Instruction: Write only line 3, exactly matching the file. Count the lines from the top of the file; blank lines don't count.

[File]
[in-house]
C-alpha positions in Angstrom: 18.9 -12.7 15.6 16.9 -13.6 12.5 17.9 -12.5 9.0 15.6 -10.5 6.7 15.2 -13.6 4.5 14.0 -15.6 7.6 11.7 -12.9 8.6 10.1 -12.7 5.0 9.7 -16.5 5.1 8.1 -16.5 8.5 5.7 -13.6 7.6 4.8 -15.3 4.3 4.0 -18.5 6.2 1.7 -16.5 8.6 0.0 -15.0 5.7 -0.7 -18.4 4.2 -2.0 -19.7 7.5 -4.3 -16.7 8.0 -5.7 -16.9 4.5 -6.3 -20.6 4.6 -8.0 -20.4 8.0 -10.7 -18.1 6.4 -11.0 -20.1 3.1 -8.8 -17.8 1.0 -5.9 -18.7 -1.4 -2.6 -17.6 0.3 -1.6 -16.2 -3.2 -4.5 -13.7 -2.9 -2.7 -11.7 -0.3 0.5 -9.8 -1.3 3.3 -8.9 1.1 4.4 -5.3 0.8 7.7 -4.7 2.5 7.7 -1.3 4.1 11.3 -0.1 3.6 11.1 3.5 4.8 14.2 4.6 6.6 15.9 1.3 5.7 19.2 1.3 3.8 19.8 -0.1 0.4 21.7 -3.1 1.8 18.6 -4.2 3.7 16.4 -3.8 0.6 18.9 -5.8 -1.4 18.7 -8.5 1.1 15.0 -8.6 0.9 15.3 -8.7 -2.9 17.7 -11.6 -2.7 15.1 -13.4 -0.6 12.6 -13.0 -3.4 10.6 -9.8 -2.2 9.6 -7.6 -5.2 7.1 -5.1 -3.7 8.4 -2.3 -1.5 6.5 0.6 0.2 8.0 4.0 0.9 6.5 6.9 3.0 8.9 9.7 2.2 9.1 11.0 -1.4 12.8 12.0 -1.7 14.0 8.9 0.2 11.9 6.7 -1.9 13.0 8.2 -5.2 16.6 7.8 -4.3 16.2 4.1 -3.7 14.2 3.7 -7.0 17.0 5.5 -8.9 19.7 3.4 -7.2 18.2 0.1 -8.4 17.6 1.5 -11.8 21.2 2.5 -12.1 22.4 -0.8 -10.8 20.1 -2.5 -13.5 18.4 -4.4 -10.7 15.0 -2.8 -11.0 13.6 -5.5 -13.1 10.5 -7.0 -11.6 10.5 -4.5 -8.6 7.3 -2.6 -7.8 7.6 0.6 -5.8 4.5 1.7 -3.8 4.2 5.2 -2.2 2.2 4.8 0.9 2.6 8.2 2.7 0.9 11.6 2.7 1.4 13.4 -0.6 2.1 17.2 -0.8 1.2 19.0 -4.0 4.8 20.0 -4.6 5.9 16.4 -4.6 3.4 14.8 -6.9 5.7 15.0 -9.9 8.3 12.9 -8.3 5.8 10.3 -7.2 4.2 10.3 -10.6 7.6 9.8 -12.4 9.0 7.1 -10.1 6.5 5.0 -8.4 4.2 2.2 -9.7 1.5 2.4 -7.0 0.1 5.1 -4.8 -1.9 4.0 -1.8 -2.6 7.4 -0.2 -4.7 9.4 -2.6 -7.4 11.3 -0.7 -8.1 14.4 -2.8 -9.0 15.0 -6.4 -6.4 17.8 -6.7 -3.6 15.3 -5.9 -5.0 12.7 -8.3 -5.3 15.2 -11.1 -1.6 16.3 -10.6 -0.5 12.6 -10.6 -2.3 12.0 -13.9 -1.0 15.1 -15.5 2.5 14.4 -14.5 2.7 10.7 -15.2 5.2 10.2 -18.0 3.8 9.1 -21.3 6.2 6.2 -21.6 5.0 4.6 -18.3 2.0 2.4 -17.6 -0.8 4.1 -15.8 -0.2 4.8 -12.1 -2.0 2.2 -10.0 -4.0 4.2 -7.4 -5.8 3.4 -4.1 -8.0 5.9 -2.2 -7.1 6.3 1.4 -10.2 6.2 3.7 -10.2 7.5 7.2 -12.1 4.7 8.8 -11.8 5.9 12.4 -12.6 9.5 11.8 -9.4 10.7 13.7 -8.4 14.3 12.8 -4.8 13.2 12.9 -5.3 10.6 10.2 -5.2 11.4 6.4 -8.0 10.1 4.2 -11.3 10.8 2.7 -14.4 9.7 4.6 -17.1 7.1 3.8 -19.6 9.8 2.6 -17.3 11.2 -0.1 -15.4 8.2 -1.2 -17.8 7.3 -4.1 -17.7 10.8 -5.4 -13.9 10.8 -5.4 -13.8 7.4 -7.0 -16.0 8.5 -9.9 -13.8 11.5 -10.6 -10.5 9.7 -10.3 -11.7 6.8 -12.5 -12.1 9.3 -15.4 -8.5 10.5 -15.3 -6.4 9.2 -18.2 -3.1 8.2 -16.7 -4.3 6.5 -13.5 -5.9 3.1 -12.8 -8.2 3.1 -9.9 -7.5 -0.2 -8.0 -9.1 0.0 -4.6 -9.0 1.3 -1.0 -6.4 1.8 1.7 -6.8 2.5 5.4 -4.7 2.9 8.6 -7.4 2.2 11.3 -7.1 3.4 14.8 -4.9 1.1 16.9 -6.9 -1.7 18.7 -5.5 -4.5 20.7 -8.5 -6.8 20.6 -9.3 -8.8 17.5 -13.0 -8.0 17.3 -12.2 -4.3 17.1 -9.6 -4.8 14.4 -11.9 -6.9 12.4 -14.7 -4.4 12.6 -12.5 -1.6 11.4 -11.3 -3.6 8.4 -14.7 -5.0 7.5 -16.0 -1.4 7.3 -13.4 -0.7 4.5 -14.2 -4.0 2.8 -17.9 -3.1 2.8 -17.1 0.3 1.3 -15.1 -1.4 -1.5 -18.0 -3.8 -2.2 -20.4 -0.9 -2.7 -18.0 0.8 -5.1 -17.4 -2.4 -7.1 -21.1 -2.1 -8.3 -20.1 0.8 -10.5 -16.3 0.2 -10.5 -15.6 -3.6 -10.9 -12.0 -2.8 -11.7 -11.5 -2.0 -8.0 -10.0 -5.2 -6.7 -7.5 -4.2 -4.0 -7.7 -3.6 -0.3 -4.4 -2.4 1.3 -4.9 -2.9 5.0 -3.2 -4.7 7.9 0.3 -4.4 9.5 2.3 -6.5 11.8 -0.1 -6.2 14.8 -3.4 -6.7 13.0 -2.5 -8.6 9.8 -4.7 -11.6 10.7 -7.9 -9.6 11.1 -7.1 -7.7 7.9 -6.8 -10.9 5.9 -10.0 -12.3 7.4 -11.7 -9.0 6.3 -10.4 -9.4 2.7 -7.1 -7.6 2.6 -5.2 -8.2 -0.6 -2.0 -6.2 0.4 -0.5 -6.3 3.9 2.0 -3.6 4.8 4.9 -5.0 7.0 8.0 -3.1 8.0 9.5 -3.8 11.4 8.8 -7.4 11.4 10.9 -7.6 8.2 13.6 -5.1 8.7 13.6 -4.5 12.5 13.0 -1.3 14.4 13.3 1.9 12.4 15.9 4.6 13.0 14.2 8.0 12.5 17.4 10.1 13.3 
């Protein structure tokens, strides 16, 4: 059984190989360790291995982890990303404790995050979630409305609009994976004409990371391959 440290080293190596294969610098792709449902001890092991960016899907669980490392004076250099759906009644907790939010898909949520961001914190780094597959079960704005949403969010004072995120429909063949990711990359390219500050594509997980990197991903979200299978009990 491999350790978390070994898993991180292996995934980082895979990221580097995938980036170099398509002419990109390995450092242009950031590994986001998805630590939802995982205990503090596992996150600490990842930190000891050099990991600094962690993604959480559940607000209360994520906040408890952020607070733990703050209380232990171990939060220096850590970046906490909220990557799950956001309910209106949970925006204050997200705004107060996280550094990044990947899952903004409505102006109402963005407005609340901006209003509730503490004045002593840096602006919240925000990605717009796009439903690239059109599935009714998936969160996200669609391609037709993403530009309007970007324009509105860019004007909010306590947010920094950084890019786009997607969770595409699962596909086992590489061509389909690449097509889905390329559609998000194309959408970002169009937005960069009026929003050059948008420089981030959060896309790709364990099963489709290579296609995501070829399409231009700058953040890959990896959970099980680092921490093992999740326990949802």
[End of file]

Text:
């Protein structure tokens, strides 16, 4: 059984190989360790291995982890990303404790995050979630409305609009994976004409990371391959 440290080293190596294969610098792709449902001890092991960016899907669980490392004076250099759906009644907790939010898909949520961001914190780094597959079960704005949403969010004072995120429909063949990711990359390219500050594509997980990197991903979200299978009990 491999350790978390070994898993991180292996995934980082895979990221580097995938980036170099398509002419990109390995450092242009950031590994986001998805630590939802995982205990503090596992996150600490990842930190000891050099990991600094962690993604959480559940607000209360994520906040408890952020607070733990703050209380232990171990939060220096850590970046906490909220990557799950956001309910209106949970925006204050997200705004107060996280550094990044990947899952903004409505102006109402963005407005609340901006209003509730503490004045002593840096602006919240925000990605717009796009439903690239059109599935009714998936969160996200669609391609037709993403530009309007970007324009509105860019004007909010306590947010920094950084890019786009997607969770595409699962596909086992590489061509389909690449097509889905390329559609998000194309959408970002169009937005960069009026929003050059948008420089981030959060896309790709364990099963489709290579296609995501070829399409231009700058953040890959990896959970099980680092921490093992999740326990949802």